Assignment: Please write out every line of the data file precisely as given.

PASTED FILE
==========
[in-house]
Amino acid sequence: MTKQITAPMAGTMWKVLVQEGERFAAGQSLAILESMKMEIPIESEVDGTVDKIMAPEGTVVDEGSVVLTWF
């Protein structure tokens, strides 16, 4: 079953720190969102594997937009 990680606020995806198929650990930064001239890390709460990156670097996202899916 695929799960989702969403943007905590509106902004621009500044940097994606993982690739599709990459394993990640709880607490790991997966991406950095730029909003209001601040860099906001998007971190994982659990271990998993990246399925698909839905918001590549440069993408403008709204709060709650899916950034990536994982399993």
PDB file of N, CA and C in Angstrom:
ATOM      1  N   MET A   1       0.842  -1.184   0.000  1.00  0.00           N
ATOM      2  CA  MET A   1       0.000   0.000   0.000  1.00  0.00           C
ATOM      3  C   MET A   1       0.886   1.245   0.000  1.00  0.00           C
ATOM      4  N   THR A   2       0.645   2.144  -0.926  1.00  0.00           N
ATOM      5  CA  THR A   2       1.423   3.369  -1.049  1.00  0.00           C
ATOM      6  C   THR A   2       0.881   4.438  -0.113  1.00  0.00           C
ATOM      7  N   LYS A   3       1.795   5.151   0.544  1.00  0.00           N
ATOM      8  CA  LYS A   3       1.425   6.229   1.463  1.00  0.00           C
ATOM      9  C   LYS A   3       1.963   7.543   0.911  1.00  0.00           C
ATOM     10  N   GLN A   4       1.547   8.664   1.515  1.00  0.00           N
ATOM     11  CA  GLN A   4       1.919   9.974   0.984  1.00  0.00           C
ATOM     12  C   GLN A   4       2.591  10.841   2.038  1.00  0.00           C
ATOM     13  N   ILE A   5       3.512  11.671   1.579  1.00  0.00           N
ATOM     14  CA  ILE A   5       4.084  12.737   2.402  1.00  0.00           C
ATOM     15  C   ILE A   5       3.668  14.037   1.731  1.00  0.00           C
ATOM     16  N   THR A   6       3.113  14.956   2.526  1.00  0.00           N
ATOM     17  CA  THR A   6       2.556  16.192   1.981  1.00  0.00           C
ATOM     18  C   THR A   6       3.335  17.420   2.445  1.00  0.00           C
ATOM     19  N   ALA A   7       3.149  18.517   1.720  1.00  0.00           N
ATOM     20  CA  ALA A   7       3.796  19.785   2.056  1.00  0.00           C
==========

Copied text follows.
[in-house]
Amino acid sequence: MTKQITAPMAGTMWKVLVQEGERFAAGQSLAILESMKMEIPIESEVDGTVDKIMAPEGTVVDEGSVVLTWF
């Protein structure tokens, strides 16, 4: 079953720190969102594997937009 990680606020995806198929650990930064001239890390709460990156670097996202899916 695929799960989702969403943007905590509106902004621009500044940097994606993982690739599709990459394993990640709880607490790991997966991406950095730029909003209001601040860099906001998007971190994982659990271990998993990246399925698909839905918001590549440069993408403008709204709060709650899916950034990536994982399993």
PDB file of N, CA and C in Angstrom:
ATOM      1  N   MET A   1       0.842  -1.184   0.000  1.00  0.00           N
ATOM      2  CA  MET A   1       0.000   0.000   0.000  1.00  0.00           C
ATOM      3  C   MET A   1       0.886   1.245   0.000  1.00  0.00           C
ATOM      4  N   THR A   2       0.645   2.144  -0.926  1.00  0.00           N
ATOM      5  CA  THR A   2       1.423   3.369  -1.049  1.00  0.00           C
ATOM      6  C   THR A   2       0.881   4.438  -0.113  1.00  0.00           C
ATOM      7  N   LYS A   3       1.795   5.151   0.544  1.00  0.00           N
ATOM      8  CA  LYS A   3       1.425   6.229   1.463  1.00  0.00           C
ATOM      9  C   LYS A   3       1.963   7.543   0.911  1.00  0.00           C
ATOM     10  N   GLN A   4       1.547   8.664   1.515  1.00  0.00           N
ATOM     11  CA  GLN A   4       1.919   9.974   0.984  1.00  0.00           C
ATOM     12  C   GLN A   4       2.591  10.841   2.038  1.00  0.00           C
ATOM     13  N   ILE A   5       3.512  11.671   1.579  1.00  0.00           N
ATOM     14  CA  ILE A   5       4.084  12.737   2.402  1.00  0.00           C
ATOM     15  C   ILE A   5       3.668  14.037   1.731  1.00  0.00           C
ATOM     16  N   THR A   6       3.113  14.956   2.526  1.00  0.00           N
ATOM     17  CA  THR A   6       2.556  16.192   1.981  1.00  0.00           C
ATOM     18  C   THR A   6       3.335  17.420   2.445  1.00  0.00           C
ATOM     19  N   ALA A   7       3.149  18.517   1.720  1.00  0.00           N
ATOM     20  CA  ALA A   7       3.796  19.785   2.056  1.00  0.00           C